Former US vice president Dick Cheney and former American secretary of state Henry Kissinger are expected to attend Margaret Thatcher's funeral on Wednesday.
Cheney is seen as one of the main architects of the 2003 Iraq War as well as being the driving force behind the George W. Bush's 'War on Terror' which saw the creation of the Guantanamo Bay prison camp and the waterboarding of suspects.
Kissinger, the powerful former national security adviser and secretary of state to presidents Richard Nixon and Gerald Ford, is also a controversial figure.
For some he is credited with bringing about the end of the Vietnam war as well as opening up relations with China. However he has also been accused of war crimes for playing a key role in the illegal bombing of neutral Cambodia.
Following her death Kissinger said Thatcher made "an enormous difference" as British prime minister and described her as a "breath of fresh air".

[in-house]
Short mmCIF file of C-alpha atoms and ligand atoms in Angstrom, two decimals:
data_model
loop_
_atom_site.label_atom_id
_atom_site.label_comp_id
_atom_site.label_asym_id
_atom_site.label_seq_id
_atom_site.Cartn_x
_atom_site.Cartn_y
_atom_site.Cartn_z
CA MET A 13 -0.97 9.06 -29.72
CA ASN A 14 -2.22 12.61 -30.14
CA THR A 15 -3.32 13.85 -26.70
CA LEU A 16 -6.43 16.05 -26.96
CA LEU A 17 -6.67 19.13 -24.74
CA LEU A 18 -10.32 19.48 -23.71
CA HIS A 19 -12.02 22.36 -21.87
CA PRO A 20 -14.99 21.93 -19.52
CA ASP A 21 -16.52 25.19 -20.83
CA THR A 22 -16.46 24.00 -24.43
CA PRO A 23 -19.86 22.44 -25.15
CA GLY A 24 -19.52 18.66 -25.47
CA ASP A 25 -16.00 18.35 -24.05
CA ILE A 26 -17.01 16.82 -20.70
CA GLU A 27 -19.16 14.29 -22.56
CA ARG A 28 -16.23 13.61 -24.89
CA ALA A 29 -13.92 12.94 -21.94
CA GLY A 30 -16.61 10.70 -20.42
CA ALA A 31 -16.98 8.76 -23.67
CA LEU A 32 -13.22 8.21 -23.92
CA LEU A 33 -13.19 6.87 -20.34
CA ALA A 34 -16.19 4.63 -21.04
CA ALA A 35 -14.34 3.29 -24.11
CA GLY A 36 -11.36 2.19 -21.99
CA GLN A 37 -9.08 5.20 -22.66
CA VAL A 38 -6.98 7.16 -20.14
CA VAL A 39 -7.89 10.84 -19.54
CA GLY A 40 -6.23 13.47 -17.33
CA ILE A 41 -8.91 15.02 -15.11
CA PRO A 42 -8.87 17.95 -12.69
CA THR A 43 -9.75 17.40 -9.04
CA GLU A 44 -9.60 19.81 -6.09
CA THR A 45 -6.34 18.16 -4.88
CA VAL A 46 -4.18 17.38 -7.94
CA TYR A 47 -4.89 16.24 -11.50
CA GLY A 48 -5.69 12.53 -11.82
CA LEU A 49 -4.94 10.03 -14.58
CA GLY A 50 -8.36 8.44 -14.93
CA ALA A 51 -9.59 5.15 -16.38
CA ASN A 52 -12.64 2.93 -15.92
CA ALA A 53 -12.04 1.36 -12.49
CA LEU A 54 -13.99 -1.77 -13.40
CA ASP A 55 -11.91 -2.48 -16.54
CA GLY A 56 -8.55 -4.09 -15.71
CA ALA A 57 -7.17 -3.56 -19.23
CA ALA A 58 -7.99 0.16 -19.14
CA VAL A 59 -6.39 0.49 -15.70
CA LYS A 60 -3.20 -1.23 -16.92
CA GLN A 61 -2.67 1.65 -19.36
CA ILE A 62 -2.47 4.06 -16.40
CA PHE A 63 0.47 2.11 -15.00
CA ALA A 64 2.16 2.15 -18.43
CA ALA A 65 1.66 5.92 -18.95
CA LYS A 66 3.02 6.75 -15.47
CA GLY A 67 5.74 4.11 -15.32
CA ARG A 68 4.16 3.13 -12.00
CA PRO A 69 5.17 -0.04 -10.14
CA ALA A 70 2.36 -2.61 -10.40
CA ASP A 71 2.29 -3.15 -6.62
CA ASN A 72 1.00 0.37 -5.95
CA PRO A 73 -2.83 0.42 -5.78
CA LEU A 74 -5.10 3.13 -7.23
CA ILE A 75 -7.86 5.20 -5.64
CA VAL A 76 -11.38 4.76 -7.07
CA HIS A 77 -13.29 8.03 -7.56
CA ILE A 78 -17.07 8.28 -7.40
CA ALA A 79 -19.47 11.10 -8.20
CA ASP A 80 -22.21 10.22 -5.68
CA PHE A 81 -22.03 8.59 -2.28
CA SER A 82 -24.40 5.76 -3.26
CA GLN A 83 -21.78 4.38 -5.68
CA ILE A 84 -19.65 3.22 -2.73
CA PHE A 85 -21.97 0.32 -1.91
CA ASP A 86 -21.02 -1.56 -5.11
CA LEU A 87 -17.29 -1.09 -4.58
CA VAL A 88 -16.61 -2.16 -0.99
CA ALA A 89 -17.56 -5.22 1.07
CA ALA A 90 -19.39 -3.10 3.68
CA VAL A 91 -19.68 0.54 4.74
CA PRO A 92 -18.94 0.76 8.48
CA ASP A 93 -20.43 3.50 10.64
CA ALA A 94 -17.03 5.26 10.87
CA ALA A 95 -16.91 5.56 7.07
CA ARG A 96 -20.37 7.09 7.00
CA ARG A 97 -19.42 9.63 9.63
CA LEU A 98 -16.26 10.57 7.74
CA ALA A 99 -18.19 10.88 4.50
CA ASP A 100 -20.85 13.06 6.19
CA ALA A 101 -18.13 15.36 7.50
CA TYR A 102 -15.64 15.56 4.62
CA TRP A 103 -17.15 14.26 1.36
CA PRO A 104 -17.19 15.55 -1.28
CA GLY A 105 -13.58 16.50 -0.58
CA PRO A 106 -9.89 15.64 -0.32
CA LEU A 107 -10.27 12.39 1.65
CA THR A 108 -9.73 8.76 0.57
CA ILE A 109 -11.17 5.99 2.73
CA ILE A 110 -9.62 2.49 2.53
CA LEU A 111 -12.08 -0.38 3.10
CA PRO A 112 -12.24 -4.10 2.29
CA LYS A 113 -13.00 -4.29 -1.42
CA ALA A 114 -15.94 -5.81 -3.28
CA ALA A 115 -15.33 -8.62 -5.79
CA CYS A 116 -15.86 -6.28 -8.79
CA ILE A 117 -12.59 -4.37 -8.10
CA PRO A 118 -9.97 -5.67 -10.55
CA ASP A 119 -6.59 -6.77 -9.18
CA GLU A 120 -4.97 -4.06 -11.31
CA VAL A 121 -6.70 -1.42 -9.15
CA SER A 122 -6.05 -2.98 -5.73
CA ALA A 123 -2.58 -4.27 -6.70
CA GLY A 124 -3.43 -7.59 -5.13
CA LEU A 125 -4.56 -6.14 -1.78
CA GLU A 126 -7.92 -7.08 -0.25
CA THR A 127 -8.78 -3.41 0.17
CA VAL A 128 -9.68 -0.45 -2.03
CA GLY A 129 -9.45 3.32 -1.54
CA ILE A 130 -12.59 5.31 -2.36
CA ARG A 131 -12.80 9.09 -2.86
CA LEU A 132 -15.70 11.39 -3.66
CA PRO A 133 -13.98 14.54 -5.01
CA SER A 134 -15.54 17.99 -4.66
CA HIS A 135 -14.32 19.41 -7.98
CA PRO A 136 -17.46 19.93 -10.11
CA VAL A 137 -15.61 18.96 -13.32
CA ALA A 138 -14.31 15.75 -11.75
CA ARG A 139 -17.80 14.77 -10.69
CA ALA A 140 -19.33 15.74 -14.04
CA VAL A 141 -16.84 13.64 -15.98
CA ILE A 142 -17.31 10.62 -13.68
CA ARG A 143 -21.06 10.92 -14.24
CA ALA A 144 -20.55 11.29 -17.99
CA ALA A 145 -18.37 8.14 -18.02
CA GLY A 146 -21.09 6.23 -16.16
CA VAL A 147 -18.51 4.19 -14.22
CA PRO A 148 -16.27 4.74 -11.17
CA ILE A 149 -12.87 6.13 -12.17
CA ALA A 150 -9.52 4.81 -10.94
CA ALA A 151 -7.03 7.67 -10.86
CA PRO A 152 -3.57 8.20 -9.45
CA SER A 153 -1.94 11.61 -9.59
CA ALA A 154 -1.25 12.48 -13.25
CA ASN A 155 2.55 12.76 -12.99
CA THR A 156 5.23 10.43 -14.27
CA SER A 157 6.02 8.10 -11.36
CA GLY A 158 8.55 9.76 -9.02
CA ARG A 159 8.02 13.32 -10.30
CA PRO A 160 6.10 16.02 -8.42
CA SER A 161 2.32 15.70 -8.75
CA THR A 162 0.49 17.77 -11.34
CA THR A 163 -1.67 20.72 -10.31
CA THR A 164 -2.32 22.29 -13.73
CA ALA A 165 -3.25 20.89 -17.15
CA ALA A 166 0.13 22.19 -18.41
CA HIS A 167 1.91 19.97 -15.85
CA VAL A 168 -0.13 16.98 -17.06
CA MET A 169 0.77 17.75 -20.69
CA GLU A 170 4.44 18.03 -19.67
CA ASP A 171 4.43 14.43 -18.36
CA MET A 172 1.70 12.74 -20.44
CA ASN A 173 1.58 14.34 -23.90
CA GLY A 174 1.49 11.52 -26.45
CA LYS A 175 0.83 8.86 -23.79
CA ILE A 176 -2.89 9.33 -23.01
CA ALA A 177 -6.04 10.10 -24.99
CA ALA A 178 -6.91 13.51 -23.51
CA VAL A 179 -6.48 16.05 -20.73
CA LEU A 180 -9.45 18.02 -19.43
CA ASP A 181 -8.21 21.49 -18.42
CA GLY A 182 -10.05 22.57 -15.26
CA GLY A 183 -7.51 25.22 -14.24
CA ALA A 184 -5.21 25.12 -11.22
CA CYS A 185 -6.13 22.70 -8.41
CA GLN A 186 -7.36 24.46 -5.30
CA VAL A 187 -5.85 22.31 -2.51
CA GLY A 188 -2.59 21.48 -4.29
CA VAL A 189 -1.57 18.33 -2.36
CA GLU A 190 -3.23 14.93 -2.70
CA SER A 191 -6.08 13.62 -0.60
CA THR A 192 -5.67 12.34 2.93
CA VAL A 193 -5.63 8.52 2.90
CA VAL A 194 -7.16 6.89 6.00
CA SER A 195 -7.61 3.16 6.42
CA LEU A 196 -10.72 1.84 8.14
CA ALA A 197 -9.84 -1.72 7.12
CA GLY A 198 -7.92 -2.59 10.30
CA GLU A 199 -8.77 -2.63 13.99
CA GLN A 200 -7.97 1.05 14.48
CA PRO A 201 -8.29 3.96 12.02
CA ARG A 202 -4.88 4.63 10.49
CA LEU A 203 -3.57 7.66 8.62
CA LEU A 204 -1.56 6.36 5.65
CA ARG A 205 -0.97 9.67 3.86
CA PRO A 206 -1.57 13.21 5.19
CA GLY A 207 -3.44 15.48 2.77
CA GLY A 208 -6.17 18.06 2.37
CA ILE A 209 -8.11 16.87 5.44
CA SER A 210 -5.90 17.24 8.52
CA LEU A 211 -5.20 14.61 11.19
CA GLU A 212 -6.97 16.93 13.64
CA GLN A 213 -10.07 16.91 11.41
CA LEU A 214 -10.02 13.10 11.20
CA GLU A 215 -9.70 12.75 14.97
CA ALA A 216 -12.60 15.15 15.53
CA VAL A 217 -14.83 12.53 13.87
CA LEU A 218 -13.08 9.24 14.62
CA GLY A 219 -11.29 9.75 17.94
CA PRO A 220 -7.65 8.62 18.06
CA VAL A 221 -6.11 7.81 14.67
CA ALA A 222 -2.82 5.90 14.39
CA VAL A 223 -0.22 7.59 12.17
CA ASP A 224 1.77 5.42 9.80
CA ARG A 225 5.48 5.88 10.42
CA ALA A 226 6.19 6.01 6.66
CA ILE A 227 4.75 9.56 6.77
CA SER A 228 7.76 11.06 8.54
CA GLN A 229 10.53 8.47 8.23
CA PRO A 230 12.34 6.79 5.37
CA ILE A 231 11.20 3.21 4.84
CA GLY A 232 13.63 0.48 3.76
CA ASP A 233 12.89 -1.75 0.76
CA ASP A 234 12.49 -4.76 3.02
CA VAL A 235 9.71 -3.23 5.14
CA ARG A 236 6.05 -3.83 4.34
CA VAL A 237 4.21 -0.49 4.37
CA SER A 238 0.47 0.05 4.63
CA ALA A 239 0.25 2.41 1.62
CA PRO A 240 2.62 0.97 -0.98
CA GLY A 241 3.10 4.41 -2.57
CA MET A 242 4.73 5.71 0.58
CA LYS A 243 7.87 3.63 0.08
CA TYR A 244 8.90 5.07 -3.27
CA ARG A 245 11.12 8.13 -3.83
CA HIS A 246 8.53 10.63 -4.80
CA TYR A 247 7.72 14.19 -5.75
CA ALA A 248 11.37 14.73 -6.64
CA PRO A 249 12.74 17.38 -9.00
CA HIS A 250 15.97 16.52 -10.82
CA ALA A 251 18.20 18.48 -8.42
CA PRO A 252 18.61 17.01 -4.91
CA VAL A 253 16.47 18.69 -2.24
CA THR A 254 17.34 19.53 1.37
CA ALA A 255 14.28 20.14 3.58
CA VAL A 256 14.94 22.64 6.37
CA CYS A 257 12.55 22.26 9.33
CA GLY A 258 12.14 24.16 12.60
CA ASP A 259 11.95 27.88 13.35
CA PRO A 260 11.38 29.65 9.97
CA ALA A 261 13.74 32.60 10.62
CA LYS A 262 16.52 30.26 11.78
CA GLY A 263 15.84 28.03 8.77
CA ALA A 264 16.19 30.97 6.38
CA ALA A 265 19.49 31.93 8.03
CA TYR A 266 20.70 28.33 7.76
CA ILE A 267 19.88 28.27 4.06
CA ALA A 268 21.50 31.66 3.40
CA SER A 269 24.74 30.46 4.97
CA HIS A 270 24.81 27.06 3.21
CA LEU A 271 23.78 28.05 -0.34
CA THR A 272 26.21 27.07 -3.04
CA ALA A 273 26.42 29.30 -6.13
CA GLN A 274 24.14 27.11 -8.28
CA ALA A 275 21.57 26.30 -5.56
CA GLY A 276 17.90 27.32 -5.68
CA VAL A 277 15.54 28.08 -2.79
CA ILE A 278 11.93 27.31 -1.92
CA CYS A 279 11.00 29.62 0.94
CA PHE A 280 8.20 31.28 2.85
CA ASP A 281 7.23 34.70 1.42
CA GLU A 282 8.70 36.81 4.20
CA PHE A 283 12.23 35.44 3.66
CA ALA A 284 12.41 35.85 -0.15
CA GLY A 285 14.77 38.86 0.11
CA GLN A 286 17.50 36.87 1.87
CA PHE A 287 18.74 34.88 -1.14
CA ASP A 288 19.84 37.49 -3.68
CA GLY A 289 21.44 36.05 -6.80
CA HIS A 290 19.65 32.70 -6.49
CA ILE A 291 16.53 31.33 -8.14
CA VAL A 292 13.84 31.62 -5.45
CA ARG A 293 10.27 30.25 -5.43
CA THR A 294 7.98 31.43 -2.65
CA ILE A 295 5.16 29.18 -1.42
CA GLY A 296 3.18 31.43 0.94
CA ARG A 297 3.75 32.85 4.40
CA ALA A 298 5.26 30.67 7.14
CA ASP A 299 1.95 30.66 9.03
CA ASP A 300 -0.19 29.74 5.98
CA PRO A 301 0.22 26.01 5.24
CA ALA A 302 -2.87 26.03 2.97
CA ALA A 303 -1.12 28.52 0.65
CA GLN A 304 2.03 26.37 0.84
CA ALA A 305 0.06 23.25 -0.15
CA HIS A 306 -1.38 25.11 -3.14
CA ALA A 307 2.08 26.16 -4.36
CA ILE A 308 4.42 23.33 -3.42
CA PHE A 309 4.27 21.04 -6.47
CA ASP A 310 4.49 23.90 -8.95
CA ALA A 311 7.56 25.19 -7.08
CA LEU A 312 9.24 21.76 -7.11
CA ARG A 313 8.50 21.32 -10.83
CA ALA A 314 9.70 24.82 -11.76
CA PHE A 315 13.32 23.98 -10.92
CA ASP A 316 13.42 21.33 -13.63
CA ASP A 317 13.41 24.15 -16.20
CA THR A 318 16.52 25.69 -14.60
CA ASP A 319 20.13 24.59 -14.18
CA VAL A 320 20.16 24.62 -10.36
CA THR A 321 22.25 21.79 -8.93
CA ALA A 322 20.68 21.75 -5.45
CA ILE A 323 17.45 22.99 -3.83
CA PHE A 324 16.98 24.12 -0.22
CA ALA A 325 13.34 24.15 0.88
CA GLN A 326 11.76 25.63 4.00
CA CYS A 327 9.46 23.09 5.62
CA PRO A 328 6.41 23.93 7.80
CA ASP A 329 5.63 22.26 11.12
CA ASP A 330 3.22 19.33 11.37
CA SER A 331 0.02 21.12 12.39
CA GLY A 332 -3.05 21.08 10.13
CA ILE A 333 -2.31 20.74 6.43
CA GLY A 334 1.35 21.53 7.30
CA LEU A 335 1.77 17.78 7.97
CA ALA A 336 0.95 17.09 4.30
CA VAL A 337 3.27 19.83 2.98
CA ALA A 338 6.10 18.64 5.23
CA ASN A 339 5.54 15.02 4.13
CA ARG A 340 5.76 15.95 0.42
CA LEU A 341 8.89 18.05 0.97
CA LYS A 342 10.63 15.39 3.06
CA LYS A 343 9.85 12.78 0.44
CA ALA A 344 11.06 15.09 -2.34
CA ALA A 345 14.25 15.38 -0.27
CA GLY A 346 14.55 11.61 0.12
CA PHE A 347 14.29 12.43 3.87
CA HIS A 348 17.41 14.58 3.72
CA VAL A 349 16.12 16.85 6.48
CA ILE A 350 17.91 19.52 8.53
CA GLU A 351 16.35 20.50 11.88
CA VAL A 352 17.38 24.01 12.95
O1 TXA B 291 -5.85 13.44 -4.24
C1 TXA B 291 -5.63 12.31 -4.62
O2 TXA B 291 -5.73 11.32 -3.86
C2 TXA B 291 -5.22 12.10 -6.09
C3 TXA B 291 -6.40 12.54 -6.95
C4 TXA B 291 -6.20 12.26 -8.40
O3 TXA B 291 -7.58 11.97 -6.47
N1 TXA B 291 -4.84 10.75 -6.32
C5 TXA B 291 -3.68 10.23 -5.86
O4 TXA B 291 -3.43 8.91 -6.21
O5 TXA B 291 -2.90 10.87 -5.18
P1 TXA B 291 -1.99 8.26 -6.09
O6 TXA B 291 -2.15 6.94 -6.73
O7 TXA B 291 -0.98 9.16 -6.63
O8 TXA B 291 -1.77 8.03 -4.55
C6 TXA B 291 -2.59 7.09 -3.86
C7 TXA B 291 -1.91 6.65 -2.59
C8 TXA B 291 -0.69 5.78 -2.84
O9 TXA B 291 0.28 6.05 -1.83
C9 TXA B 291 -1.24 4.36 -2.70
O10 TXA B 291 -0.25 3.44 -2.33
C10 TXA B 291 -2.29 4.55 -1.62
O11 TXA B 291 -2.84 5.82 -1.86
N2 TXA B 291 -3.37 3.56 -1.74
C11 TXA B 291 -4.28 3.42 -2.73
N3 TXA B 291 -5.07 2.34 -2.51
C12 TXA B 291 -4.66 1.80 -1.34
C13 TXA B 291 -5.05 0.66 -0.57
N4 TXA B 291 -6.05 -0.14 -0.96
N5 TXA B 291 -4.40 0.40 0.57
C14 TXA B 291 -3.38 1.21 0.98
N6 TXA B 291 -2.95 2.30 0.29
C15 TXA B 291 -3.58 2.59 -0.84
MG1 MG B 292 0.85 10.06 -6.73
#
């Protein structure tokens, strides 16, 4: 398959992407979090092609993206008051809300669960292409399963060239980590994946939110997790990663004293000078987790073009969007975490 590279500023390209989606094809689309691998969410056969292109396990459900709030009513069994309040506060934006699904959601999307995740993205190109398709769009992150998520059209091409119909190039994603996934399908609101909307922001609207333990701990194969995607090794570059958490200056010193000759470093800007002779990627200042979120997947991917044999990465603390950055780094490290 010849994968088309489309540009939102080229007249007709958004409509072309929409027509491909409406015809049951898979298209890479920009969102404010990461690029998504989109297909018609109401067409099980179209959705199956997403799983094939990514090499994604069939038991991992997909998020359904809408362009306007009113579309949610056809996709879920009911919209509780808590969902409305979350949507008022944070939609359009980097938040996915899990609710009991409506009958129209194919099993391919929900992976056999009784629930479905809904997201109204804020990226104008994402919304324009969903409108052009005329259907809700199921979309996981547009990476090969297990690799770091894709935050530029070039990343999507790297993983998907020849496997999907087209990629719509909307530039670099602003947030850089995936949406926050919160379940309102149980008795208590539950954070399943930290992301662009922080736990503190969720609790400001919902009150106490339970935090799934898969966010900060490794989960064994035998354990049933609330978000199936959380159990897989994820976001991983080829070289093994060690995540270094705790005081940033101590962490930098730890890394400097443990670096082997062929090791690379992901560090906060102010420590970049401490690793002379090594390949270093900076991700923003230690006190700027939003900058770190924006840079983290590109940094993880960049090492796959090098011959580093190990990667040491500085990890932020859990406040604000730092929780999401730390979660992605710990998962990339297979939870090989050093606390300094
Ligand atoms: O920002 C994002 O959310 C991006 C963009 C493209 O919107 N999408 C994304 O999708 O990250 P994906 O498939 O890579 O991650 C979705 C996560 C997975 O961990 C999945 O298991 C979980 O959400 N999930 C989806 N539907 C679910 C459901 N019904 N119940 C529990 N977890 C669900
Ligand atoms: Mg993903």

Cheney and Kissinger will be joined by other conservative Republicans from the United States at the funeral. On Monday the US House of Representatives announced it was sending three Republican members of congress to London.
Among them is Minnesota congresswoman Michele Bachmann, who sought the Republican nomination for president in 2012.
Bachmann is known for her ultra-conservative views including describing homosexuality as "part of Satan".
In 2012 the congresswoman alleged the fact Hillary Clinton had a Muslim aide showed there was a "deep penetration" of the Muslim Brotherhood into the Obama administration.
Joining Bachmann will be Marsha Blackburn and George Holding of North Carolina. Also attending the funeral is the former Republican speaker of the House of Representatives, Newt Gingrich.
The conservative former congressman who was a candidate for the Republican presidential nomination in 2012 is a big fan of Thatcher.
Following news of her death on Monday, Gingrich said he could not remember an occasion over a 20-year period where being with her "failed to instruct, inspire and educate".